I took part in the Open Content Licensing for Educators online course that ran all last week. It was run by the team at WikiEducator and was a great insight into the many copyright issues that can be addresses by creating Open Educational Resources using clear and open licensing terms.
I know that many educators don’t think in terms of “licensing” their work, but really, whenever you make something that can be used to help either you or others teach, it’s a “resource” and the way that you indicate how you are prepared to let others use that resource can be considered a “license”.
The thing that became screamingly obvious as I worked through the online course content last week was that…
a) All educators need to get much, much better at MARKING our work (where we’re allowed to) with some form of designation that indicates how we wish to share it. We all produce resources, but very few of us consciously consider marking those resources with a “license” to indicate how we want to allow (or restrict) others to use them. Creative Commons is ideal for this purpose, but there are other options too, such as AEShareNet.
The point is, whatever you choose to use, use something. (I know that some of you will rightly point out that the copyright for work you produce for your employer is technically the property of your employer… I don’t even want to go down that slippery slope right now… I’m just saying that, where you are able, when you are allowed, PLEASE add some indication to the resources you produce to indicate how you will permit further reuse and remixing of those resources. I’m sure we have all experienced the frustration of finding a good resource that we’d like to reuse, but cannot find any mention of how the creator intended to share it… when it’s not marked as shareable then have to assume it’s covered by full All Rights Reserved copyright, and therefore we are technically unable to use it until we get permission… it’s a pain in the neck!)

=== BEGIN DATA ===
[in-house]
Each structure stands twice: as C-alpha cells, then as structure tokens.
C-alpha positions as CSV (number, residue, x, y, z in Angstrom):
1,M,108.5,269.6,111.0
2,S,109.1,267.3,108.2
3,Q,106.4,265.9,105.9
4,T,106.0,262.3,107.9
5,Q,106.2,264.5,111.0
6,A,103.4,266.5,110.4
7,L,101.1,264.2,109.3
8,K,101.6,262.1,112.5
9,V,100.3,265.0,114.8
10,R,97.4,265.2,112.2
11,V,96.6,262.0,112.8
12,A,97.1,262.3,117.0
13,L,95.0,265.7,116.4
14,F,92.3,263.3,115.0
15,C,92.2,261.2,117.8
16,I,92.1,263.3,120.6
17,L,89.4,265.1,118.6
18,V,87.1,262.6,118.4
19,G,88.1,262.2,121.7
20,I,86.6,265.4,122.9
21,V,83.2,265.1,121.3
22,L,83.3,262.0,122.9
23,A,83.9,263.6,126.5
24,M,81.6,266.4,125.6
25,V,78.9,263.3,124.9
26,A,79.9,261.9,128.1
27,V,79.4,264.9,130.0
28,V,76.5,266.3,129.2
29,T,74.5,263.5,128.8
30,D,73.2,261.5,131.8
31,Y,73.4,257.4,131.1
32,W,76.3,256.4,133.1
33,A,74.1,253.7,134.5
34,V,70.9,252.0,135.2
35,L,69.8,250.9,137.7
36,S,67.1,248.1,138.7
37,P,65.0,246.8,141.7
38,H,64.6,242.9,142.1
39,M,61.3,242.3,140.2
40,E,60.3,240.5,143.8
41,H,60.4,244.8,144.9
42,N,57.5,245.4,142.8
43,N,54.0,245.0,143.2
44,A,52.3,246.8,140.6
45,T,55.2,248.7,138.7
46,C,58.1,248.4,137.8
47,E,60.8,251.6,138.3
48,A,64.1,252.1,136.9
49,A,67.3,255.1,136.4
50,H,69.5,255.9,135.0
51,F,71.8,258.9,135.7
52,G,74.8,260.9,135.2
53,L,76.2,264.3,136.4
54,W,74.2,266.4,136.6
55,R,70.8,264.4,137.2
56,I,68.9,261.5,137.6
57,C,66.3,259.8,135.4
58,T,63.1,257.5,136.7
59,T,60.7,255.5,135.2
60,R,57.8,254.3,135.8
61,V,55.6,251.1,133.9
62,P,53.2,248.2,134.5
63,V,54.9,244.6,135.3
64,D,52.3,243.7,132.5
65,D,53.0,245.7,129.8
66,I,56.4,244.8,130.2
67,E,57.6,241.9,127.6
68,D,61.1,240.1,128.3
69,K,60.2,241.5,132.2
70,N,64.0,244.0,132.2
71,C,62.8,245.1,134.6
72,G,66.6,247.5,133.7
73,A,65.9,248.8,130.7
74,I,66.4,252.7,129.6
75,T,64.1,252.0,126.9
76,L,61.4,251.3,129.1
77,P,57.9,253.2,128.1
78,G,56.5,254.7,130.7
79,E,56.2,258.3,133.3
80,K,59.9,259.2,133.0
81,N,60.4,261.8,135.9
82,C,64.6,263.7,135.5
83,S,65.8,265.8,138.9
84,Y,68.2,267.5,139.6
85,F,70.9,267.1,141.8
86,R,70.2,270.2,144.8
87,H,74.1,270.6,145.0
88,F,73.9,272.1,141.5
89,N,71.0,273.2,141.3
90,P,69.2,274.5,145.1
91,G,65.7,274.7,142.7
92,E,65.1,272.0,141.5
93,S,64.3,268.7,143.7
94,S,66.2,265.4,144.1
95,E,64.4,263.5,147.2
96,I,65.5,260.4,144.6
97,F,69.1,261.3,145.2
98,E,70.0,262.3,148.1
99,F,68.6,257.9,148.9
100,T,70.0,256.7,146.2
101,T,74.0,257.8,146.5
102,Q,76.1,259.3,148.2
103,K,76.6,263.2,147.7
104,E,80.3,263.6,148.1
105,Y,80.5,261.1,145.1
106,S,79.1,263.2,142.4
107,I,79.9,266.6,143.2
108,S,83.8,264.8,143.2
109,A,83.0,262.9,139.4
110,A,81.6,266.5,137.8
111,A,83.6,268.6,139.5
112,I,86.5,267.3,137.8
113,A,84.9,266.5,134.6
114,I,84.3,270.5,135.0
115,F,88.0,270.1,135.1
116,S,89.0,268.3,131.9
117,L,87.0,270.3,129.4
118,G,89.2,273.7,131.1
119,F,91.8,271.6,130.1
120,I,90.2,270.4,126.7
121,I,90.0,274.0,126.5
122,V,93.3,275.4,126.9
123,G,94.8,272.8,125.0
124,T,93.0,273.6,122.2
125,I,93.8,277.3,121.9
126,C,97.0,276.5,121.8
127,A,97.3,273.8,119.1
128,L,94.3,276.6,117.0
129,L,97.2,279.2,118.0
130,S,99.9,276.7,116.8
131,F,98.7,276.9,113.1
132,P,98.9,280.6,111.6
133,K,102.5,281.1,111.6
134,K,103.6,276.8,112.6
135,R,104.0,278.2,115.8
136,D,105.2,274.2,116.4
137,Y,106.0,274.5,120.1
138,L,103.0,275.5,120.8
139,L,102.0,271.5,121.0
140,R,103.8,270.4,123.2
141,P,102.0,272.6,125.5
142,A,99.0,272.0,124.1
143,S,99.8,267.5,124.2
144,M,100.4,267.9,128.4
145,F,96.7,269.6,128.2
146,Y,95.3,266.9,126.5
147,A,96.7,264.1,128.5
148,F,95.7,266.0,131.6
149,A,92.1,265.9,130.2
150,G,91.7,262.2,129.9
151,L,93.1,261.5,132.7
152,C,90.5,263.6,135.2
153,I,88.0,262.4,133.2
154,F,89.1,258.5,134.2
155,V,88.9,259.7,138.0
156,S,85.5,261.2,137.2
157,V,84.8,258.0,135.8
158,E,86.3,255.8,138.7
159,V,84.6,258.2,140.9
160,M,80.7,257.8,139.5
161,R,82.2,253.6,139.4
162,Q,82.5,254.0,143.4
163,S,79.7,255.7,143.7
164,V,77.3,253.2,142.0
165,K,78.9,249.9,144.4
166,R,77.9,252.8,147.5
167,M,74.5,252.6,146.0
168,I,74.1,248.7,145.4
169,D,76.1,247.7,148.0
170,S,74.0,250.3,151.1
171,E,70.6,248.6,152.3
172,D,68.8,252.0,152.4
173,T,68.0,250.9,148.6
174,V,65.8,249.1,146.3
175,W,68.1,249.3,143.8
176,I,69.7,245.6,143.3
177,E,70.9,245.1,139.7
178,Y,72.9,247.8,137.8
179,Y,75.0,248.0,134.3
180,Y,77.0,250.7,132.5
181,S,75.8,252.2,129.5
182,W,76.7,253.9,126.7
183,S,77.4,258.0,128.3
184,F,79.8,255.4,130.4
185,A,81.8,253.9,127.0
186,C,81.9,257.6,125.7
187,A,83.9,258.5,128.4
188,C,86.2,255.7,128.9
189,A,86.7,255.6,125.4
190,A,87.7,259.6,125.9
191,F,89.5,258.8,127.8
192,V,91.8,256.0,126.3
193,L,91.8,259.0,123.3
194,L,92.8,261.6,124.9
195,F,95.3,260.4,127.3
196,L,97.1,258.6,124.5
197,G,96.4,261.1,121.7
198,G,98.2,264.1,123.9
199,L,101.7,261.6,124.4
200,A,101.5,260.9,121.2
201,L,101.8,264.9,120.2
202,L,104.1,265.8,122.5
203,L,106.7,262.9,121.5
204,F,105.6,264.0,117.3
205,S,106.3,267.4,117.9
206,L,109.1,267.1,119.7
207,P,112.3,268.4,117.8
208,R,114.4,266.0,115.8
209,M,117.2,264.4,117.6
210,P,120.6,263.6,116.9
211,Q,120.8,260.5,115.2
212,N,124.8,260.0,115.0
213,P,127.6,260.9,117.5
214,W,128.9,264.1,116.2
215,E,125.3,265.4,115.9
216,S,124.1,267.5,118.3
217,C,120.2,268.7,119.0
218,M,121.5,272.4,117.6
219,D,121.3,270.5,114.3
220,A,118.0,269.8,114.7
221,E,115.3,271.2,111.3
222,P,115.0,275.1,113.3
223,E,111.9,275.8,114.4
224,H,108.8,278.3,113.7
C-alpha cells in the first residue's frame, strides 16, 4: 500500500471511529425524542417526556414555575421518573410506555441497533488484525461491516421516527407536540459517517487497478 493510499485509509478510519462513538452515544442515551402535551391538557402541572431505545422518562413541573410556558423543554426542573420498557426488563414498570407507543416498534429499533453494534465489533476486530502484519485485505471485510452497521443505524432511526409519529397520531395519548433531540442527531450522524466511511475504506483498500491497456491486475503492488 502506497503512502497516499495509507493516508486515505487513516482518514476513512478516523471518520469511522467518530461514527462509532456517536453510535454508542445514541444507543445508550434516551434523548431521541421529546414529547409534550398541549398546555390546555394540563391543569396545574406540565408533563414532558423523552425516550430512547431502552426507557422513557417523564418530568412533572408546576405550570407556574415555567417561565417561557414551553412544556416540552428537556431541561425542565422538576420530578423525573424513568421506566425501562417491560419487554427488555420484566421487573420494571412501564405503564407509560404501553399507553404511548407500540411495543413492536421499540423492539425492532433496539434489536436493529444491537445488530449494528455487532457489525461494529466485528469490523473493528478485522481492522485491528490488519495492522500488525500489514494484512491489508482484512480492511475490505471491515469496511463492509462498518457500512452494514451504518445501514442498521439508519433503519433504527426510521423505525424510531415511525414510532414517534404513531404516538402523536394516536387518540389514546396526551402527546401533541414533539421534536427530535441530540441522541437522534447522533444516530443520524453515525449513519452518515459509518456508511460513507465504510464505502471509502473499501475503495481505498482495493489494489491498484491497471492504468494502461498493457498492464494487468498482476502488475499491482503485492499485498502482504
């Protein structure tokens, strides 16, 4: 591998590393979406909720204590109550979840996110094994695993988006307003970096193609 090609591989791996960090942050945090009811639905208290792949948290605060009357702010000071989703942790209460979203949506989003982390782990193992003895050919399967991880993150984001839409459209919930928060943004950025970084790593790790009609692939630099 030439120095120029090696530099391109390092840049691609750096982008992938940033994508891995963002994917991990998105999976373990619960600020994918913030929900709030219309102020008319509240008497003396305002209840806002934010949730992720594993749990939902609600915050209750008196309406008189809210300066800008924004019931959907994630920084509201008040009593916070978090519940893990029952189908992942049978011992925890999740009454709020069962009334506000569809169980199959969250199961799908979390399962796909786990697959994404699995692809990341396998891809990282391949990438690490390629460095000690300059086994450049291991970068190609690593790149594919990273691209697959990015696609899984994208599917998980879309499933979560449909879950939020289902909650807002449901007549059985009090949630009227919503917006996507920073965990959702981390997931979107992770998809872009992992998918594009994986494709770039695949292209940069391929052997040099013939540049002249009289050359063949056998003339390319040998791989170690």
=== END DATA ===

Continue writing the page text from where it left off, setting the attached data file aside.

b) For education, the best type of license is a CC-BY or a CC-BY-SA. These are the only two CC license types that are classed as “Culturally Free”, meaning that they allow real sharing, reuse and remixing by others. Adding the well-intentioned NC (Non Commercial) or ND (No Derivatives) to a CC license can still make it difficult for people to use your stuff easily and legally, and in some ways are almost as restrictive as full copyright. There are obviously places and situations for all six of the various CC license types, but for education and to allow real freedom to share, BY or BY-SA are the best ones.
Whatever terms you decide to use (although I’d encourage you to use the most free – libre – license you can) please mark your work – worksheets, powerpoints, IWB presentations, videos, etc – with something to let downstream users clearly know what they can and can’t do with your work.